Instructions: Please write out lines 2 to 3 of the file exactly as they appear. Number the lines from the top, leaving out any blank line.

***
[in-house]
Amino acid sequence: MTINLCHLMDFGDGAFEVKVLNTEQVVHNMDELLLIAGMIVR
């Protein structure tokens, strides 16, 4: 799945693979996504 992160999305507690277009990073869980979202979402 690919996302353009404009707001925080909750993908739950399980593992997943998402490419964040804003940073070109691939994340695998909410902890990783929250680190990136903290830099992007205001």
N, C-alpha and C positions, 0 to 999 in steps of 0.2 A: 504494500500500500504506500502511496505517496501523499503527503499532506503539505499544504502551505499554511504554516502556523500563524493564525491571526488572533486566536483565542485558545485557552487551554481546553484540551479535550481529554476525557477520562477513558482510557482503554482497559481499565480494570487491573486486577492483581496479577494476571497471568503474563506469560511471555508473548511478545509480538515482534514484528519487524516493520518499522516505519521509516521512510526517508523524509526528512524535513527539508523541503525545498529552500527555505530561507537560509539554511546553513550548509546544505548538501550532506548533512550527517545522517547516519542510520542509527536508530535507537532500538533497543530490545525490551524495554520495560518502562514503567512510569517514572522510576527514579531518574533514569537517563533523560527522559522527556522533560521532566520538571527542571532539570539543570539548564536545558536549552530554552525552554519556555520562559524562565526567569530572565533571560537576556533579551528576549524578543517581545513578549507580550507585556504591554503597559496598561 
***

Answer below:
Amino acid sequence: MTINLCHLMDFGDGAFEVKVLNTEQVVHNMDELLLIAGMIVR
């Protein structure tokens, strides 16, 4: 799945693979996504 992160999305507690277009990073869980979202979402 690919996302353009404009707001925080909750993908739950399980593992997943998402490419964040804003940073070109691939994340695998909410902890990783929250680190990136903290830099992007205001």